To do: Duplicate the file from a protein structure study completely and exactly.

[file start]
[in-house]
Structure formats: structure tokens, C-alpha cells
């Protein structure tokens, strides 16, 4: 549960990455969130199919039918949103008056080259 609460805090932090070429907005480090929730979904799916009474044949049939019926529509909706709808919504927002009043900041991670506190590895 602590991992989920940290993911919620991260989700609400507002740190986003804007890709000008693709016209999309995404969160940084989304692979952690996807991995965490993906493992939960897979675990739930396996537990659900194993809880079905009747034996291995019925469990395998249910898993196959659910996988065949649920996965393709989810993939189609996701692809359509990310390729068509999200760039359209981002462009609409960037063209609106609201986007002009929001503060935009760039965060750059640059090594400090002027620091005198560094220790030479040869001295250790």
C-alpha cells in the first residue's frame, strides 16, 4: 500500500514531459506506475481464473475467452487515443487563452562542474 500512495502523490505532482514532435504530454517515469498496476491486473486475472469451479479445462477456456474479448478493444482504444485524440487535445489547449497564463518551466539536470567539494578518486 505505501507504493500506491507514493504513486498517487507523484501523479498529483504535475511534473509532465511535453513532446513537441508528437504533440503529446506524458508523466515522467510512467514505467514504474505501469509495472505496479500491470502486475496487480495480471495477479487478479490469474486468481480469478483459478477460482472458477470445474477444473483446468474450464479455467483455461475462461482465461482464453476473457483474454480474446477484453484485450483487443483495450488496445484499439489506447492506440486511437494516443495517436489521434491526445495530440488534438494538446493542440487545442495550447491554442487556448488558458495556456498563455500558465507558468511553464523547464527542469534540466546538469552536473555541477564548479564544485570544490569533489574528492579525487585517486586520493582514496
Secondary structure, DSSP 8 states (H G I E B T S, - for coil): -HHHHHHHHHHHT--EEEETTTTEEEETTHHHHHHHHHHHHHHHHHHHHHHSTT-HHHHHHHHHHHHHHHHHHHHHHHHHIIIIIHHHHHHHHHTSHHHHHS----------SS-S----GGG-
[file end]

[in-house]
Structure formats: structure tokens, C-alpha cells
């Protein structure tokens, strides 16, 4: 549960990455969130199919039918949103008056080259 609460805090932090070429907005480090929730979904799916009474044949049939019926529509909706709808919504927002009043900041991670506190590895 602590991992989920940290993911919620991260989700609400507002740190986003804007890709000008693709016209999309995404969160940084989304692979952690996807991995965490993906493992939960897979675990739930396996537990659900194993809880079905009747034996291995019925469990395998249910898993196959659910996988065949649920996965393709989810993939189609996701692809359509990310390729068509999200760039359209981002462009609409960037063209609106609201986007002009929001503060935009760039965060750059640059090594400090002027620091005198560094220790030479040869001295250790």
C-alpha cells in the first residue's frame, strides 16, 4: 500500500514531459506506475481464473475467452487515443487563452562542474 500512495502523490505532482514532435504530454517515469498496476491486473486475472469451479479445462477456456474479448478493444482504444485524440487535445489547449497564463518551466539536470567539494578518486 505505501507504493500506491507514493504513486498517487507523484501523479498529483504535475511534473509532465511535453513532446513537441508528437504533440503529446506524458508523466515522467510512467514505467514504474505501469509495472505496479500491470502486475496487480495480471495477479487478479490469474486468481480469478483459478477460482472458477470445474477444473483446468474450464479455467483455461475462461482465461482464453476473457483474454480474446477484453484485450483487443483495450488496445484499439489506447492506440486511437494516443495517436489521434491526445495530440488534438494538446493542440487545442495550447491554442487556448488558458495556456498563455500558465507558468511553464523547464527542469534540466546538469552536473555541477564548479564544485570544490569533489574528492579525487585517486586520493582514496
Secondary structure, DSSP 8 states (H G I E B T S, - for coil): -HHHHHHHHHHHT--EEEETTTTEEEETTHHHHHHHHHHHHHHHHHHHHHHSTT-HHHHHHHHHHHHHHHHHHHHHHHHHIIIIIHHHHHHHHHTSHHHHHS----------SS-S----GGG-